Cohab Canyon Trail in
Capitol Reef National Park
runs along a rocky drainage in a hidden canyon through part of Waterpocket Fold, a massive warp in the earth’s crust that inspired the park’s name.
Although somewhat in the shadow of the other National Parks in southern Utah (Arches , Bryce Canyon, Canyonlands, and Zion), you will stand in amazement as you gaze upon Capitol Reef’s massive rock cliffs which runs nearly 100 miles through southern Utah, land of the brightly colored red rocks.
The long natural rock barrier together with the white domes of Navajo Sandstone atop it, inspired the name Capitol Reef. Alan H. Thompson, one of the surveyors in the 1872 John Wesley Powell expedition, crossed the imposing Waterpocket Fold and became one of the first Euro-americans to explore the area.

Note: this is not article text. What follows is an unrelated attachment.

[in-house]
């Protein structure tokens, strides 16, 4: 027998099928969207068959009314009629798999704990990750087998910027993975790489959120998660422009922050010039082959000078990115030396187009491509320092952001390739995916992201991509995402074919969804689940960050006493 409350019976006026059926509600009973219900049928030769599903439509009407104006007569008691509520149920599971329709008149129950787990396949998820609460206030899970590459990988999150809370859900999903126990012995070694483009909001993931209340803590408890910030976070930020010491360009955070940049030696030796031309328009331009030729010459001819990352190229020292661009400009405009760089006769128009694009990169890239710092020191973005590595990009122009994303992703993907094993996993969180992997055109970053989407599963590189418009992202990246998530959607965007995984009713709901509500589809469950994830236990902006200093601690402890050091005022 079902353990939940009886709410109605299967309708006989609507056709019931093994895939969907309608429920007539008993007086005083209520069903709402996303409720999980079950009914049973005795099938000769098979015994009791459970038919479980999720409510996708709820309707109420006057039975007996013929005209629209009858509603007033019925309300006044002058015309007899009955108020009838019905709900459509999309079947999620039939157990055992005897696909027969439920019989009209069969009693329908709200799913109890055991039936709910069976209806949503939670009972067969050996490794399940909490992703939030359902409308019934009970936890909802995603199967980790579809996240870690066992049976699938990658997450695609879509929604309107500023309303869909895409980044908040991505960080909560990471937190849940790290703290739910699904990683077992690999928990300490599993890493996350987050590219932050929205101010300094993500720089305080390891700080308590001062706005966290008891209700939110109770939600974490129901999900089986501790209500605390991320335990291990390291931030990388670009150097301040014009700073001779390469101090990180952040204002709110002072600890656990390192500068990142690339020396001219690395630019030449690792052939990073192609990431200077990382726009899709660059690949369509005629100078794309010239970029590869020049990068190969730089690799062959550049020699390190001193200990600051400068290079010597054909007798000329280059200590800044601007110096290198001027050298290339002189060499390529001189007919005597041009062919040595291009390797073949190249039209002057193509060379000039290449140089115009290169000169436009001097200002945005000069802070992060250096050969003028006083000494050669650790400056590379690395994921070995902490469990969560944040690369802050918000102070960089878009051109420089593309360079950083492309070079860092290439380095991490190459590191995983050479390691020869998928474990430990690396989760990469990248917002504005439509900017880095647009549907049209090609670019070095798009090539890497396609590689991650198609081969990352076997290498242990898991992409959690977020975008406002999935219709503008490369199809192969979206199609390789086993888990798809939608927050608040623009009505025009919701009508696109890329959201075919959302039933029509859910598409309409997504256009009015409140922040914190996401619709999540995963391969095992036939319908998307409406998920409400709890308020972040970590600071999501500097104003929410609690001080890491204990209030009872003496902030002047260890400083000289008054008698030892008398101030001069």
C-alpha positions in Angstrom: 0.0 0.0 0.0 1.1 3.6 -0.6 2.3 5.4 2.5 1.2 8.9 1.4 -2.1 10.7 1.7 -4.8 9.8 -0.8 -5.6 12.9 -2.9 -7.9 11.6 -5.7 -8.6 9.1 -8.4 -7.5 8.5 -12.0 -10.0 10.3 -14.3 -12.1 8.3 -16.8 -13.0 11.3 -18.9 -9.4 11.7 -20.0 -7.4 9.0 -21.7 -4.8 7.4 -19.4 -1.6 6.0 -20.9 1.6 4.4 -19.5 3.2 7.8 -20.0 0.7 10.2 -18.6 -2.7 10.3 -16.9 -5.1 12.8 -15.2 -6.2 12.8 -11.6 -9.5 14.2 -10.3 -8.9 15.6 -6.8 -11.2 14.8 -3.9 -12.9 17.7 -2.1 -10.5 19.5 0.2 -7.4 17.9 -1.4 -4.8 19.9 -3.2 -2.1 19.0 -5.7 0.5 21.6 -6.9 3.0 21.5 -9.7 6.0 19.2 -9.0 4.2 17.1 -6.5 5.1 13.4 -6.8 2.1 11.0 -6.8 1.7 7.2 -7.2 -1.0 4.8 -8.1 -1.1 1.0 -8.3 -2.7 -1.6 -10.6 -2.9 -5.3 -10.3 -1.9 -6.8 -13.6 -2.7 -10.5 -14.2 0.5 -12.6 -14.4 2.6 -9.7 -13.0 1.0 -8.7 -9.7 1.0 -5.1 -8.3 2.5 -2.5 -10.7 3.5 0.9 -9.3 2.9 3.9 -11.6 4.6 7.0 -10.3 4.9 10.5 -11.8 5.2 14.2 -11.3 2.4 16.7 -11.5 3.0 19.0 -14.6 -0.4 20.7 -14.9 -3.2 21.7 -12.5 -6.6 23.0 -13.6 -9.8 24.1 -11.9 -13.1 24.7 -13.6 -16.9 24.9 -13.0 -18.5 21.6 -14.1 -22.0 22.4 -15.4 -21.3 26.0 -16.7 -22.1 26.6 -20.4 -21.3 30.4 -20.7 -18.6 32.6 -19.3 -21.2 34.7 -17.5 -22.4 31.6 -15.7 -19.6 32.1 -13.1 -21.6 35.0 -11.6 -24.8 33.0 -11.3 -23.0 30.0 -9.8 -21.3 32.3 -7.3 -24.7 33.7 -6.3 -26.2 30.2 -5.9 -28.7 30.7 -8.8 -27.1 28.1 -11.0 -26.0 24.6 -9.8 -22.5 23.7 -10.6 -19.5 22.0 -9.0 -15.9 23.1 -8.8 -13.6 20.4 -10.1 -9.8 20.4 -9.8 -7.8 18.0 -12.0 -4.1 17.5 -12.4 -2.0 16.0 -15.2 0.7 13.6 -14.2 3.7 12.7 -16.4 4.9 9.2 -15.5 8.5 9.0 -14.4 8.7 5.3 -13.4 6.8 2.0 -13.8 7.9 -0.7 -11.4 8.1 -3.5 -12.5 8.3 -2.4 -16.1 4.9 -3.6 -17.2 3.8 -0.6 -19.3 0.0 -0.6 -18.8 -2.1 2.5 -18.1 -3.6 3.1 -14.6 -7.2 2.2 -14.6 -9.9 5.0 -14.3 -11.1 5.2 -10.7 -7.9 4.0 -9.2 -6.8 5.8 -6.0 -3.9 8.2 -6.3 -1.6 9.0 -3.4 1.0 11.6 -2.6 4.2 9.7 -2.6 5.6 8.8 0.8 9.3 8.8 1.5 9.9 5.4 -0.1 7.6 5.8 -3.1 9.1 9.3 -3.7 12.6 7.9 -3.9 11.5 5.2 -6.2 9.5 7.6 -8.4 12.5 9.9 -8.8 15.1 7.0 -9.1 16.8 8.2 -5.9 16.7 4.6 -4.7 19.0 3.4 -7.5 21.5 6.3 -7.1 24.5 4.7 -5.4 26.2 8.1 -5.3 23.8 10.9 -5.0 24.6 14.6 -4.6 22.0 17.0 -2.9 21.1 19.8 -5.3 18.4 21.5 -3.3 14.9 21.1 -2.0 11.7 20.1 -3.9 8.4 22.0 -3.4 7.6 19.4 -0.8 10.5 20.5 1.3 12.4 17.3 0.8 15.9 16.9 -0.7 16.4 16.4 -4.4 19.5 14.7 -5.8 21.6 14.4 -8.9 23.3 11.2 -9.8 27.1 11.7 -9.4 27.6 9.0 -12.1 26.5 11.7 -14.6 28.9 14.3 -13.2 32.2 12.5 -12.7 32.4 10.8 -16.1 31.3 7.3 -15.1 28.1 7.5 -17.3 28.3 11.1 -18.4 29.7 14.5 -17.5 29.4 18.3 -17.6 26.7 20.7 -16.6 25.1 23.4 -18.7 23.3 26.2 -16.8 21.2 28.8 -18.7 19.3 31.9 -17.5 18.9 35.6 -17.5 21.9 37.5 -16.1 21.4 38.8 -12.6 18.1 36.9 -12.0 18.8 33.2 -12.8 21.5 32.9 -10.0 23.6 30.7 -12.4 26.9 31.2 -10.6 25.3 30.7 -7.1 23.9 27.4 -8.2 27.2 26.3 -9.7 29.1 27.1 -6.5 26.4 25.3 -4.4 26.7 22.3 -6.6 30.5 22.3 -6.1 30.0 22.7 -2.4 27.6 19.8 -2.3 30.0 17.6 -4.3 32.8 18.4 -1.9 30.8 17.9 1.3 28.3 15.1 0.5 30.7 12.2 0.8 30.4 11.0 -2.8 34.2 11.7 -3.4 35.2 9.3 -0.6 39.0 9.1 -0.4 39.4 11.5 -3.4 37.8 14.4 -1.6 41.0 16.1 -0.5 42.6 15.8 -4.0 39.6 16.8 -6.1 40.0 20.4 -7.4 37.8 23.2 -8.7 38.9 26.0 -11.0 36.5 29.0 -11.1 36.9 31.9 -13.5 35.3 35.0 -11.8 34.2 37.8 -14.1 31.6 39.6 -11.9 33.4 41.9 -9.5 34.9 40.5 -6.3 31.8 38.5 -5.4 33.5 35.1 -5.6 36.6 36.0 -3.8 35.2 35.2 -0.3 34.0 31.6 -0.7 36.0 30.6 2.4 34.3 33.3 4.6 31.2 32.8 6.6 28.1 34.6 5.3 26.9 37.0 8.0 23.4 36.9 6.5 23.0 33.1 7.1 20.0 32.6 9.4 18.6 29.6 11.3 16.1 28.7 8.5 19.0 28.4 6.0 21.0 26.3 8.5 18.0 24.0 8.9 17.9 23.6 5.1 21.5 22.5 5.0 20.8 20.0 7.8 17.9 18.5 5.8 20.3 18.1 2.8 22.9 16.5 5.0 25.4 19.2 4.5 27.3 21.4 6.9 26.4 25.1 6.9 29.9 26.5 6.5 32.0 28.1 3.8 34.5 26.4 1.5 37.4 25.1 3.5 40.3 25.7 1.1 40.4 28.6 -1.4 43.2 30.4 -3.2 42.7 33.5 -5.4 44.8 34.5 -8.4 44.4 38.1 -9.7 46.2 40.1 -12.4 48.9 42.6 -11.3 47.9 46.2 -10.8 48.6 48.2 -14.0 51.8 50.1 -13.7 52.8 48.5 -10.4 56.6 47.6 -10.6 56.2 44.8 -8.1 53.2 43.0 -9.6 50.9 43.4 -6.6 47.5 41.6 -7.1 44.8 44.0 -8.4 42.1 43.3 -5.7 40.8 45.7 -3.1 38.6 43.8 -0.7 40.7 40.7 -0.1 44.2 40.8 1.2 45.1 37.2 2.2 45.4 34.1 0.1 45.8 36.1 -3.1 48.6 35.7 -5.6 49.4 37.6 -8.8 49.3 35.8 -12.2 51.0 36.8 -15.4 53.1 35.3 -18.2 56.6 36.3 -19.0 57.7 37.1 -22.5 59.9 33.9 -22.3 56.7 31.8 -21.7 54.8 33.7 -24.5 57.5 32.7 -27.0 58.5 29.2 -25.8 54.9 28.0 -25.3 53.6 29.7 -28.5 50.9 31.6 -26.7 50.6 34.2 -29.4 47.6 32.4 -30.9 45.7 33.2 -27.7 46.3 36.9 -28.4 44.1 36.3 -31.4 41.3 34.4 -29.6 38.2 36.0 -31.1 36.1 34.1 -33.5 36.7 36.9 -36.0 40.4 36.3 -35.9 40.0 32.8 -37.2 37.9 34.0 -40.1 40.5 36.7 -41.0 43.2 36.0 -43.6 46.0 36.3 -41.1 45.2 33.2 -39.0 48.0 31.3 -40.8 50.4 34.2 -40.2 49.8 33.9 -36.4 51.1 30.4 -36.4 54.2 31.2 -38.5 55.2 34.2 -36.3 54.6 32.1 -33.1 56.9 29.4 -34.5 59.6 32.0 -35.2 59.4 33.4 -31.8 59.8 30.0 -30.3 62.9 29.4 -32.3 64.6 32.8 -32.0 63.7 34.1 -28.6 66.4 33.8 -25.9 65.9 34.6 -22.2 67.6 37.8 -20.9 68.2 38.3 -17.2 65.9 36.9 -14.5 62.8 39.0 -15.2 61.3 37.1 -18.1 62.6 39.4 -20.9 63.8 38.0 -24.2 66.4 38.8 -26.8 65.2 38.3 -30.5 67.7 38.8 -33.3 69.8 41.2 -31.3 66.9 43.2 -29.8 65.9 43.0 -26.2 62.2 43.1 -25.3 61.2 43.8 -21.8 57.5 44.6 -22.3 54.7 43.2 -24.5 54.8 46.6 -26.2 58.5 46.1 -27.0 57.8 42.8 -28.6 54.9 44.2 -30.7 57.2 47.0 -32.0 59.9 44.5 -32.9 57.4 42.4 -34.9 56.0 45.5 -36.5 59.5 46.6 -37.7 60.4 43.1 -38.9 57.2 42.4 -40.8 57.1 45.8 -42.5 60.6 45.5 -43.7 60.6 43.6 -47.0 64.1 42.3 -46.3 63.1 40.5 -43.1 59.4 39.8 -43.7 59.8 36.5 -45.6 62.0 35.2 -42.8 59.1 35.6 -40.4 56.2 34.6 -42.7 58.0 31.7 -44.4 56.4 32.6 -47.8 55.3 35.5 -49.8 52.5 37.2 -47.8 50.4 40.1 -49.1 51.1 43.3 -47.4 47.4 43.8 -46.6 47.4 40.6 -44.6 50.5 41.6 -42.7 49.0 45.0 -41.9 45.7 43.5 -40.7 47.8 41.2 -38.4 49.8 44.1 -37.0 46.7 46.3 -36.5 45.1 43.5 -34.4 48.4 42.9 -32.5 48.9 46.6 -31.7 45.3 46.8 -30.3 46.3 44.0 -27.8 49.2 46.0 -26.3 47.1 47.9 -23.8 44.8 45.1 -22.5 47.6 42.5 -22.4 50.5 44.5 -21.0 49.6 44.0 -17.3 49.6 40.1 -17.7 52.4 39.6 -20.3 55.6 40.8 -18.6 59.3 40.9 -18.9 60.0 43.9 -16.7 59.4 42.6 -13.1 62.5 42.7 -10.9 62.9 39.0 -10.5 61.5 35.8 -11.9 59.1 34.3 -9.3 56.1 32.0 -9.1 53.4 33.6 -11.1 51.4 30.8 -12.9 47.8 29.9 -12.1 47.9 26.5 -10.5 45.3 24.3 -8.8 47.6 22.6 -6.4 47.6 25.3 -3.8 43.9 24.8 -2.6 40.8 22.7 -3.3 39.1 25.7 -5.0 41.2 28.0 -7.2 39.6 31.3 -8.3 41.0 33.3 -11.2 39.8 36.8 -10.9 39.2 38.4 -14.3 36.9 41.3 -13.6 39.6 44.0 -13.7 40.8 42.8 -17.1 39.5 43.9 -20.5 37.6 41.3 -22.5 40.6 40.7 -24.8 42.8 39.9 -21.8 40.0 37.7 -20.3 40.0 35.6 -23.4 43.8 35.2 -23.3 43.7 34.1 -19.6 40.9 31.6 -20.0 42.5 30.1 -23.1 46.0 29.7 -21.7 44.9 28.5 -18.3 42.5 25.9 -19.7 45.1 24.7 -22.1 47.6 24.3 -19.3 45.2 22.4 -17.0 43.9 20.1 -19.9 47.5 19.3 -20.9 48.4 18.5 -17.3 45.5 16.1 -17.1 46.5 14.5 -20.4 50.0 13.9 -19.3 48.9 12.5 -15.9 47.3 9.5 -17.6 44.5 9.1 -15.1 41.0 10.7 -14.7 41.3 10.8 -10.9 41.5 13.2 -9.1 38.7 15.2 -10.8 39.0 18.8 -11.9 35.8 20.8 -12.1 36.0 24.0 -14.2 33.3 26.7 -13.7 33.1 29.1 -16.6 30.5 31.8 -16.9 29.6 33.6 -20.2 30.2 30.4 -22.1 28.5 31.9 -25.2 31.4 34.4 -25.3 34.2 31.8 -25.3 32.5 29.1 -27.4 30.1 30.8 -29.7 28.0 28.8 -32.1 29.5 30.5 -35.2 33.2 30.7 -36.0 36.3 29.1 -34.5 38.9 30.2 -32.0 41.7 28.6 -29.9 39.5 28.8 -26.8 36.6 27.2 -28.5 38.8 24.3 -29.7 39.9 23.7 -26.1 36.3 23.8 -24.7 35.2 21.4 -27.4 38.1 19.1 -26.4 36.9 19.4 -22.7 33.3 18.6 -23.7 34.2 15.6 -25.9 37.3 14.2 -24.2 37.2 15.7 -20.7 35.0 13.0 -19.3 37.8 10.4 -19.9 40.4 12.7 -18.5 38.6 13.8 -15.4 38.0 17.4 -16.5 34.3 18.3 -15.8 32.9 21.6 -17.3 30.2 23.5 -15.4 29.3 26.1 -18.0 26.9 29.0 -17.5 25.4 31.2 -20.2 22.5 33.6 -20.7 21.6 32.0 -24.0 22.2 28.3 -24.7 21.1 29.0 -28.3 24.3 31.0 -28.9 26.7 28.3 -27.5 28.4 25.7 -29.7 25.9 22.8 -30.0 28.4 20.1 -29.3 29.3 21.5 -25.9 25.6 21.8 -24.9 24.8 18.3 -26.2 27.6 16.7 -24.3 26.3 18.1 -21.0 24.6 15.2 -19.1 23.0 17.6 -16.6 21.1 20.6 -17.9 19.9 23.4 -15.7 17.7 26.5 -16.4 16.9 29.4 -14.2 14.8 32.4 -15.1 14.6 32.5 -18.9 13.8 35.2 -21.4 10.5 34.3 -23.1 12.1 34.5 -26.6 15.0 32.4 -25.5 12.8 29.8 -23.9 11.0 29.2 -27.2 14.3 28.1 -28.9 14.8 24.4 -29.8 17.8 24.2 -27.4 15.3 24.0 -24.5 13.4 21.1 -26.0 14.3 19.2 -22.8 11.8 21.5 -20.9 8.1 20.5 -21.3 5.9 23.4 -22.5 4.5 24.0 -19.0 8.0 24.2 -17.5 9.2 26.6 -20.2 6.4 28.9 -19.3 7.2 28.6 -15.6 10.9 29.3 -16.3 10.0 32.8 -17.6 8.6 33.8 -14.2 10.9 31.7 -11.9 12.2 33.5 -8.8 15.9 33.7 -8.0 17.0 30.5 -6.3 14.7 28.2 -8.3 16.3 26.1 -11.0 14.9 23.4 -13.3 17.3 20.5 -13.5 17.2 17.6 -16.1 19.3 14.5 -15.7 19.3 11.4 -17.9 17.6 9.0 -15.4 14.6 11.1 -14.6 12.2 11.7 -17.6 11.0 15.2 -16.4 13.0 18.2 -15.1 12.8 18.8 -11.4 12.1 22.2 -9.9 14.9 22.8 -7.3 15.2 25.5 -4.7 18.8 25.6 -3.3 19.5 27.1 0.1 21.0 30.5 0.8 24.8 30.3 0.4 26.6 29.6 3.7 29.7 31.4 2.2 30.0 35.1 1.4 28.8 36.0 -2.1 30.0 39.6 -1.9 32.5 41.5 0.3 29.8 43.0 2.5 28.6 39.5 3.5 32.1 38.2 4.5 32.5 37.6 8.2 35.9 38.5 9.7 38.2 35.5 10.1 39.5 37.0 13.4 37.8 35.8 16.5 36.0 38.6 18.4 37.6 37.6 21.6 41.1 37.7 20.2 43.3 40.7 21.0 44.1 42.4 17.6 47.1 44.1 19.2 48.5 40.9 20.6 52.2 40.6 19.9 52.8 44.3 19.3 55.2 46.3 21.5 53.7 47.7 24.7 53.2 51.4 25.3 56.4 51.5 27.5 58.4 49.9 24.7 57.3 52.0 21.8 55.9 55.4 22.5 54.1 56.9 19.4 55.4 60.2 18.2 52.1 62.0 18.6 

An 1854 trip north of this area by explorer John C. Fremont inspired the name for the Fremont River which traverses the park. Along this river archeologists first discovered the Freemont Culture, a pre-Columbian native American people who lived in what is now Utah, Nevada, Idaho and Colorado from AD 700 to 1300.
Eroded holes throughout the rock walks tower over each side of the trail, almost seemed as if they had been sculpted by Antoni Gaudí. After pausing to take some photographs, I ran along the path to catch up to my family, and for a moment felt magically transported to Mexico’s mysterious Copper Canyons, described so vividly in Born to Run, by Christopher McDougall.